Don’t dance to this Pied Piper’s tune

  • Wednesday 18th January 2012 | 
  • 9:54 am | 
  • Uncategorized
  • On Saturday 4th February the English Defence League is visiting Leicester once again.  As with last time in 2010, the EDL is doing its utmost to play the role of the Pied Piper.  It is up to all of us to firmly press our hands to our ears and drown out the confrontational noises sounded by them.

    We are all blessed to live in this great society in this United Kingdom where we are free to speak and assemble as is our right to do so.  We all have differing views across society on a wide range of issues and so long as these views are voiced in a lawful manner then we must respect the fact that every individual has a right to their own opinion.  When public disorder ensues due to the views and actions of some in society who invite aggressive confrontation then it is clear that this is unacceptable and must not be tolerated by the general public.

    In this time of economic uncertainty when the population is overwhelmed by issues such as rising costs of living and a distressed employment market, the potential of public disorder is a most unwelcome prospect.  On the EDL’s last visit to Leicester, there were several criminal incidents which came at a most massive inconvenience and cost to the taxpayer such as the smashing up of shop windows and physical skirmishes.  Those who were present at the time of these horrifying incidents will no doubt have been terrified at witnessing such behaviour.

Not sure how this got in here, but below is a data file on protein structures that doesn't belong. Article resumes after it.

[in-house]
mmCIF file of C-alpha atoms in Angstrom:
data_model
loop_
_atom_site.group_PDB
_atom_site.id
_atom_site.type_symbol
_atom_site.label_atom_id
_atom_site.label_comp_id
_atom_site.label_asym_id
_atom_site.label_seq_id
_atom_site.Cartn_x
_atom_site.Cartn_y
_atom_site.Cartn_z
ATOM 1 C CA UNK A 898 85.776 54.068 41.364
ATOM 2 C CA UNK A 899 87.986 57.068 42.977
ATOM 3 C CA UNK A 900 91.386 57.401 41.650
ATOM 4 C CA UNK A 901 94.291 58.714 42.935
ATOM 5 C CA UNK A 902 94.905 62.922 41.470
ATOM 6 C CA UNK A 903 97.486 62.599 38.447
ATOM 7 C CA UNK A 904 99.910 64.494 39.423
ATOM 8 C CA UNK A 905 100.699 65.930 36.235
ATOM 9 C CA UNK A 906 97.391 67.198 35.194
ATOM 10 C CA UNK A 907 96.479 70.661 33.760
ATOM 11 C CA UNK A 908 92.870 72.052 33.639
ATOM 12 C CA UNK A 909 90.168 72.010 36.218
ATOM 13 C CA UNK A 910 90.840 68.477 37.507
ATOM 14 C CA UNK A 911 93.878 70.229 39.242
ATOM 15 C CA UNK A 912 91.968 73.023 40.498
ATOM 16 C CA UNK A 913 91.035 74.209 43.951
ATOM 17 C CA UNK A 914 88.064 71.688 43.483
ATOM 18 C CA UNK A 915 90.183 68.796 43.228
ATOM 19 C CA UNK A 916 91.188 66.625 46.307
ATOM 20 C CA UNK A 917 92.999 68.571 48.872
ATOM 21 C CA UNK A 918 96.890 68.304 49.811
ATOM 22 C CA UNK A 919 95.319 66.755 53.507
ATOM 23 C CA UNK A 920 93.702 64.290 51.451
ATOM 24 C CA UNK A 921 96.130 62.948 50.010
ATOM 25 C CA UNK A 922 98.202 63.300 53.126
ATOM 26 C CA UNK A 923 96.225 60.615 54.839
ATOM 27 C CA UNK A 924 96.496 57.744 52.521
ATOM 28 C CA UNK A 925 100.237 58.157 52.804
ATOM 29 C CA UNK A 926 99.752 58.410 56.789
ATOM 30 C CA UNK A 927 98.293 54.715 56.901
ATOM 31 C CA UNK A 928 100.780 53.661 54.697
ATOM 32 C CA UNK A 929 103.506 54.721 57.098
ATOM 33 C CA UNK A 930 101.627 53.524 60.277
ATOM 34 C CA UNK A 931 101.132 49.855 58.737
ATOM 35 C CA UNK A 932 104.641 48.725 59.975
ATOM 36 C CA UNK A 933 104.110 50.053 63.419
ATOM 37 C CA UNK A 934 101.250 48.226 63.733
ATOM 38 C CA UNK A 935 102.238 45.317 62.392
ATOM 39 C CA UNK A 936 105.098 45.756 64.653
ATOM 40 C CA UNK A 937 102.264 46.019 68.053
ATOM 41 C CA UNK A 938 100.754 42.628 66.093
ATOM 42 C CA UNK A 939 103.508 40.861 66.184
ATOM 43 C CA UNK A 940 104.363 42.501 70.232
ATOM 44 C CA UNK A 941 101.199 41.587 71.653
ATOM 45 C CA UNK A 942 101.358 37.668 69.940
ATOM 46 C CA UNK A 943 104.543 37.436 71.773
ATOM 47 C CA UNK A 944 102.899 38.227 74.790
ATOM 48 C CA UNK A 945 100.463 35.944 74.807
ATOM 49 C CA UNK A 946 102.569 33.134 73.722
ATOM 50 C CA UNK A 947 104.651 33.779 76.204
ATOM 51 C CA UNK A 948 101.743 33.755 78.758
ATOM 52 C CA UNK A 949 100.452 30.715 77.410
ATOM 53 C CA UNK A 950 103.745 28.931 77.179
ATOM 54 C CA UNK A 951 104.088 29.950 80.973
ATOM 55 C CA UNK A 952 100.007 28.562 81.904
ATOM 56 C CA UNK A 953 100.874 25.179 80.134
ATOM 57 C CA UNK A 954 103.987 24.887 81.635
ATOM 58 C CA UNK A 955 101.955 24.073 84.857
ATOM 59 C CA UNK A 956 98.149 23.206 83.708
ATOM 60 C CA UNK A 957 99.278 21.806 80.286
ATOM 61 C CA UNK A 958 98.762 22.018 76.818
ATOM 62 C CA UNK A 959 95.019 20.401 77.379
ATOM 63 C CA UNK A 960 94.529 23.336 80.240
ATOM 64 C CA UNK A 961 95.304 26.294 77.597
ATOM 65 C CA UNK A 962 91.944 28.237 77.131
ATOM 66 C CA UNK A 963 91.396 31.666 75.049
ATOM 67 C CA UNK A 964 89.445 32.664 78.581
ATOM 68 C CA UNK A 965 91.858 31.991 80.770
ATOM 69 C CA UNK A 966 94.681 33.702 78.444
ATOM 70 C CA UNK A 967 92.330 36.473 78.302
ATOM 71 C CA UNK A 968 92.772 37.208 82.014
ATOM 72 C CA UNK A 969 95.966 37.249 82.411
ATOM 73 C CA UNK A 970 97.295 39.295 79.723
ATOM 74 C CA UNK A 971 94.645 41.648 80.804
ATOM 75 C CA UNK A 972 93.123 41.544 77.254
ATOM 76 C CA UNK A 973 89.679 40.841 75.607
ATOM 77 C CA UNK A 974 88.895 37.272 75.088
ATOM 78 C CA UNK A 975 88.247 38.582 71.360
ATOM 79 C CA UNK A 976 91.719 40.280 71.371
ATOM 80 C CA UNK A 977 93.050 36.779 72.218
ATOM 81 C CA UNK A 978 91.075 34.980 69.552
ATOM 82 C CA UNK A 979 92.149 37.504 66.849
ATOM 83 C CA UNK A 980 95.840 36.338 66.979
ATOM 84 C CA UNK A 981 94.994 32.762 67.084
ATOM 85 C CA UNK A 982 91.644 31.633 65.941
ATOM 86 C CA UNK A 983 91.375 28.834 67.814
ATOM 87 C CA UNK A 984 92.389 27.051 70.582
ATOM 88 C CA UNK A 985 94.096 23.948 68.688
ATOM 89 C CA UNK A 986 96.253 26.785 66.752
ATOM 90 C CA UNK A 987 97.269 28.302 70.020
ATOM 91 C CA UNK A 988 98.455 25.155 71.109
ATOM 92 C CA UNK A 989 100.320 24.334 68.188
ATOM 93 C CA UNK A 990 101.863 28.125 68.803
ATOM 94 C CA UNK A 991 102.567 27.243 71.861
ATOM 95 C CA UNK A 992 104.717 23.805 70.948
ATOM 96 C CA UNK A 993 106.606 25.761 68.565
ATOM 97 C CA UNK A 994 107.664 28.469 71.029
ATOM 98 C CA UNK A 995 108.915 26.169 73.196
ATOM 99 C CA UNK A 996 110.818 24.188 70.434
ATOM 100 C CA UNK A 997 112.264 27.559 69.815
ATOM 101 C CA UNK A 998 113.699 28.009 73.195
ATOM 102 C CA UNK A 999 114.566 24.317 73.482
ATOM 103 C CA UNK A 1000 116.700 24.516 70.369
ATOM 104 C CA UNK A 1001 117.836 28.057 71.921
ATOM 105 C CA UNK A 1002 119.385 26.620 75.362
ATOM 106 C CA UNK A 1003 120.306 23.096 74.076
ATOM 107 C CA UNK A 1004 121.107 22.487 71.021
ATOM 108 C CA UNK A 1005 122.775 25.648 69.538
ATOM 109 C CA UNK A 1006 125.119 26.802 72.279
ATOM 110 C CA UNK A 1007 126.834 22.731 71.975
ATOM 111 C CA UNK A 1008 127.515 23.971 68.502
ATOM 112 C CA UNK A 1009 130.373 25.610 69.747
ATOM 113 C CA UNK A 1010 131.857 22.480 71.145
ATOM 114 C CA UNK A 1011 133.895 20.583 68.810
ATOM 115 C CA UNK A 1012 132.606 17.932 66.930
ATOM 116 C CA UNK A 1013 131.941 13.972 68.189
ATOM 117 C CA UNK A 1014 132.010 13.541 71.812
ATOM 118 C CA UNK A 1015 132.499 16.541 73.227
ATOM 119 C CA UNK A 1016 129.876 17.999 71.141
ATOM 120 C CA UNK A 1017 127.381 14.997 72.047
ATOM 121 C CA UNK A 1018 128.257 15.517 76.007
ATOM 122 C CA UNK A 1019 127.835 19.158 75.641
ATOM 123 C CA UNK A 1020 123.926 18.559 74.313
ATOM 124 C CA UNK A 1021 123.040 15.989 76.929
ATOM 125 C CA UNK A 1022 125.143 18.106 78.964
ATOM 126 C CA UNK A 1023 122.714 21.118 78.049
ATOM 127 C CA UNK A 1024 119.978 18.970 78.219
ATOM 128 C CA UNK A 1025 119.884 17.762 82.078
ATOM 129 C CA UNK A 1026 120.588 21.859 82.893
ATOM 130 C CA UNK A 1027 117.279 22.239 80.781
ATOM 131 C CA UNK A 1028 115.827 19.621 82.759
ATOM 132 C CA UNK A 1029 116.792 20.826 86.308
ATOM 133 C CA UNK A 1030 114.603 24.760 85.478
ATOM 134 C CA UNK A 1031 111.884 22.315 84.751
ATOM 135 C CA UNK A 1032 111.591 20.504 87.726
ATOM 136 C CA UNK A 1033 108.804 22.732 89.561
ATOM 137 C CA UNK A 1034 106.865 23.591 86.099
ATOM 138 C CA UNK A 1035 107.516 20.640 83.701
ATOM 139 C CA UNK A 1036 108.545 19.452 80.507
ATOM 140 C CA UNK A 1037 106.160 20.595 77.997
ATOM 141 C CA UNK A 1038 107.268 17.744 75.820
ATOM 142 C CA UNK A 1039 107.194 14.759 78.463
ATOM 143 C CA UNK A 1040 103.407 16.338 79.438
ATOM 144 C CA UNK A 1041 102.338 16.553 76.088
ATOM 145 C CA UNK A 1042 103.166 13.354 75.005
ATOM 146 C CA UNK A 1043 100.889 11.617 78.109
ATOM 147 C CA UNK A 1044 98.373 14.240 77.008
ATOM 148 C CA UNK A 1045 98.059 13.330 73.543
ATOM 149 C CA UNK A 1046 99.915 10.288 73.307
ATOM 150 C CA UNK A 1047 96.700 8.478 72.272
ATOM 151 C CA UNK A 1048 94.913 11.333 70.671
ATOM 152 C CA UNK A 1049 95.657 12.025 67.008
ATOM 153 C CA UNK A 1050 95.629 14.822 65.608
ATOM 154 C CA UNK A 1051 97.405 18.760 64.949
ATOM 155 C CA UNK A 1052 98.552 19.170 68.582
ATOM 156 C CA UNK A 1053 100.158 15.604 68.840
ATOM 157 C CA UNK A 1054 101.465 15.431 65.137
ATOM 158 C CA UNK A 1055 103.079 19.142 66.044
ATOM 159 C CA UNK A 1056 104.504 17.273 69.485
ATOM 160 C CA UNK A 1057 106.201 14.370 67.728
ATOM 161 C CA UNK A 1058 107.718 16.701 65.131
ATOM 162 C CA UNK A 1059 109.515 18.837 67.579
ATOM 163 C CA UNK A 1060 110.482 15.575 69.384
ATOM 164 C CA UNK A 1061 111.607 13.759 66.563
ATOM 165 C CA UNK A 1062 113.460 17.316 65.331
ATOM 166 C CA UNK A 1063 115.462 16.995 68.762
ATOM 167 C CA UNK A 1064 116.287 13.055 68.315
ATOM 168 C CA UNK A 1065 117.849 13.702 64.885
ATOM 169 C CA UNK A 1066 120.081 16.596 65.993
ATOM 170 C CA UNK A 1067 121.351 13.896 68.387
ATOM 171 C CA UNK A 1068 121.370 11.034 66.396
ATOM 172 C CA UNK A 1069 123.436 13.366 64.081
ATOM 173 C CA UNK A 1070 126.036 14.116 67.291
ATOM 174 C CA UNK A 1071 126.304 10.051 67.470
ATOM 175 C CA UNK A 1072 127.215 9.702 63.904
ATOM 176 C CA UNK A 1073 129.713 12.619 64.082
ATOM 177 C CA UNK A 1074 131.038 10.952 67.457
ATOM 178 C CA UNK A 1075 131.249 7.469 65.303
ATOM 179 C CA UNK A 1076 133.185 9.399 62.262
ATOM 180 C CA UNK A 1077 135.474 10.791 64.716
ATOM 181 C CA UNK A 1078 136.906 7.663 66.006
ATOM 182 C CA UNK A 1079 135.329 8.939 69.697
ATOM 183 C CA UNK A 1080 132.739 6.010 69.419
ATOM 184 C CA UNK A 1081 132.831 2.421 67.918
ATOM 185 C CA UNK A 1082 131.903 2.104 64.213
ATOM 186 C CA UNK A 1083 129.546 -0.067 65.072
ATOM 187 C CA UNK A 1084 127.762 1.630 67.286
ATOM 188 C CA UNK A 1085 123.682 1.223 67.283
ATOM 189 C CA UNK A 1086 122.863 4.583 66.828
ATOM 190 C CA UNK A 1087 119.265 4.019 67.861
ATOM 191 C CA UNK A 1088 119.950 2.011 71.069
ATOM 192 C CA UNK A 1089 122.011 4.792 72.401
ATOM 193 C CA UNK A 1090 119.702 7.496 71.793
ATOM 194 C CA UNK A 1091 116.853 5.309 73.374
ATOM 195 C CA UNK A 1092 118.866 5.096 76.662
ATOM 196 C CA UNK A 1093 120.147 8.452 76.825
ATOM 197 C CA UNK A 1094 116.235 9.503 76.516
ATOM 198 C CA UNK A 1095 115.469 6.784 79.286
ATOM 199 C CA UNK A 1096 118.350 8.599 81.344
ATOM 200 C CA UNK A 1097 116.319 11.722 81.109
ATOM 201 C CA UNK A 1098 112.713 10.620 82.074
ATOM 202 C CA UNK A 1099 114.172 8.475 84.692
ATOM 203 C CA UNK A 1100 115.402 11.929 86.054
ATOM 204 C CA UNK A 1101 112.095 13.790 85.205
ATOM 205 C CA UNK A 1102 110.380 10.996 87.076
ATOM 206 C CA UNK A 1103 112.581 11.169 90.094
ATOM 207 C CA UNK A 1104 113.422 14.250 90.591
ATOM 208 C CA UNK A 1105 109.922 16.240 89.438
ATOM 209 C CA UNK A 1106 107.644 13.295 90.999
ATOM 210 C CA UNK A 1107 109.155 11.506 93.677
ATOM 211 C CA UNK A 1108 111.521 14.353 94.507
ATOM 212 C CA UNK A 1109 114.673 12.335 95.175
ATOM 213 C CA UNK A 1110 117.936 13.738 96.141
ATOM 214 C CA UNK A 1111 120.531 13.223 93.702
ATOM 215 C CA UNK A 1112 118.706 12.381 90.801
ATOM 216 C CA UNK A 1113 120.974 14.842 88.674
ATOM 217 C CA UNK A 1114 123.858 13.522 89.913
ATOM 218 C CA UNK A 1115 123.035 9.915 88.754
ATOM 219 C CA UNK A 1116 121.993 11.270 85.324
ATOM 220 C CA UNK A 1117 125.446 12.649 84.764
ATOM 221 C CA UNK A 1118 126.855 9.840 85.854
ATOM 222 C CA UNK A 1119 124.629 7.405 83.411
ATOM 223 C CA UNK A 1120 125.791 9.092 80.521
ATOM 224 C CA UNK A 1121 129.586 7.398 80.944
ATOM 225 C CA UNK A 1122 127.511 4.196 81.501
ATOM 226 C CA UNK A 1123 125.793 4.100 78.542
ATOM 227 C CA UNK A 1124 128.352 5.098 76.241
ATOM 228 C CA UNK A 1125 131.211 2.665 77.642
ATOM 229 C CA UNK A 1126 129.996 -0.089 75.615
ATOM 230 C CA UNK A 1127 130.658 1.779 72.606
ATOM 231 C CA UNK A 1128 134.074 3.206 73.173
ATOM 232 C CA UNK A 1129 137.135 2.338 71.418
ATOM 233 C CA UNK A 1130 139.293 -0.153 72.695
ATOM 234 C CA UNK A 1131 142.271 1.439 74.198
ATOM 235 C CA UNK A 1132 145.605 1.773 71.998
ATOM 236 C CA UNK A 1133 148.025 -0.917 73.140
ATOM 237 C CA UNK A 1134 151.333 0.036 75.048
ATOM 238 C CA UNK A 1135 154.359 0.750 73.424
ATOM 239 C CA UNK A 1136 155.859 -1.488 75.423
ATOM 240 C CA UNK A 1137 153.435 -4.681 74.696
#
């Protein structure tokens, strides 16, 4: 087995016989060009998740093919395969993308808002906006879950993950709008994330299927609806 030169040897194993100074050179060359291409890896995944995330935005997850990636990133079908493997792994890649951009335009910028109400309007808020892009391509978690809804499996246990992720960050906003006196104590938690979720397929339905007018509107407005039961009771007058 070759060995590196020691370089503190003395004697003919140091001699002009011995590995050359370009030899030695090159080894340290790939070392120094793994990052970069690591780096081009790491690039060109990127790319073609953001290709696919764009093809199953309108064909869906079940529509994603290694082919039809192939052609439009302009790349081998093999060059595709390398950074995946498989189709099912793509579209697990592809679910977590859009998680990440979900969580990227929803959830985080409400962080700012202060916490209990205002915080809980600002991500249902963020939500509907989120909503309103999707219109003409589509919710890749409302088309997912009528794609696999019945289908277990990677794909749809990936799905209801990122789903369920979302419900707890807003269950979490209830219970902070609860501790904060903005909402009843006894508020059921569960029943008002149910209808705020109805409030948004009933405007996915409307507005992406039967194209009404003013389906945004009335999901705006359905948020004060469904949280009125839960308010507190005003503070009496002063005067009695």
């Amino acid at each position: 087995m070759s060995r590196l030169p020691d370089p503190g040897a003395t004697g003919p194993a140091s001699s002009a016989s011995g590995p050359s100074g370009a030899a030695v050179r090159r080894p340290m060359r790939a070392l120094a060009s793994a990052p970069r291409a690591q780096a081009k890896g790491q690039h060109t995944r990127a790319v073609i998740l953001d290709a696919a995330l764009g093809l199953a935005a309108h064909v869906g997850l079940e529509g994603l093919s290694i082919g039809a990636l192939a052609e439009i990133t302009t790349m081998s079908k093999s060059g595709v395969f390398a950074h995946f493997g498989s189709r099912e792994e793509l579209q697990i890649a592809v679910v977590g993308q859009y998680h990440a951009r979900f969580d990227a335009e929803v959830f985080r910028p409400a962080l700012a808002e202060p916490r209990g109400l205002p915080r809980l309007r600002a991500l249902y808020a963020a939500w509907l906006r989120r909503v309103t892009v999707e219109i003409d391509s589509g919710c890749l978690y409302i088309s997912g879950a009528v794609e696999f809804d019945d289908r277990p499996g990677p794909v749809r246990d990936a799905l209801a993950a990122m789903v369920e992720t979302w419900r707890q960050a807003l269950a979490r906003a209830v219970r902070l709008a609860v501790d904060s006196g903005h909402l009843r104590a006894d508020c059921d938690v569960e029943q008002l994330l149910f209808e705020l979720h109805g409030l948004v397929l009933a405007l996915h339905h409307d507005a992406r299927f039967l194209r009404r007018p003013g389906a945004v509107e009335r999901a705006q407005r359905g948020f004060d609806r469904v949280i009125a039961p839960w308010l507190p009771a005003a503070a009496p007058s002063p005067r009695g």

Then there is also the serious issue of how the police are inconvenienced by having to manage the visit of the EDL.  The last time the EDL came to visit Leicester it cost Leicestershire Constabulary £800,000 to cover the event.  At a time of public sector funding cuts, this places a substantial strain on the police’s resources.  By having so many police officers patrolling the event on the day it will mean that there will be fewer officers to assist members of the public on matters of everyday concern.  The time spent in the lead up to the event as well as in investigations afterwards will be valuable police time that will have to be diverted from other areas of work.

    In these times of record unemployment, it is important to emphasise how getting a job is difficult enough as it is anyway without having a public order offence on one’s record.  We must collectively dissuade people to stay away from events that could potentially lead to public disorder.  We must do all we can to assist the police in any way we can to ensure that the threat to public order is kept to an absolute minimum.

    It is imperative for us collectively to not get drowned.


    Suleman Nagdi. MBE. DL.

    Article published in Leicester Mercury
    Don’t dance to this Pied Piper’s tune
    Friday 20th January 2012


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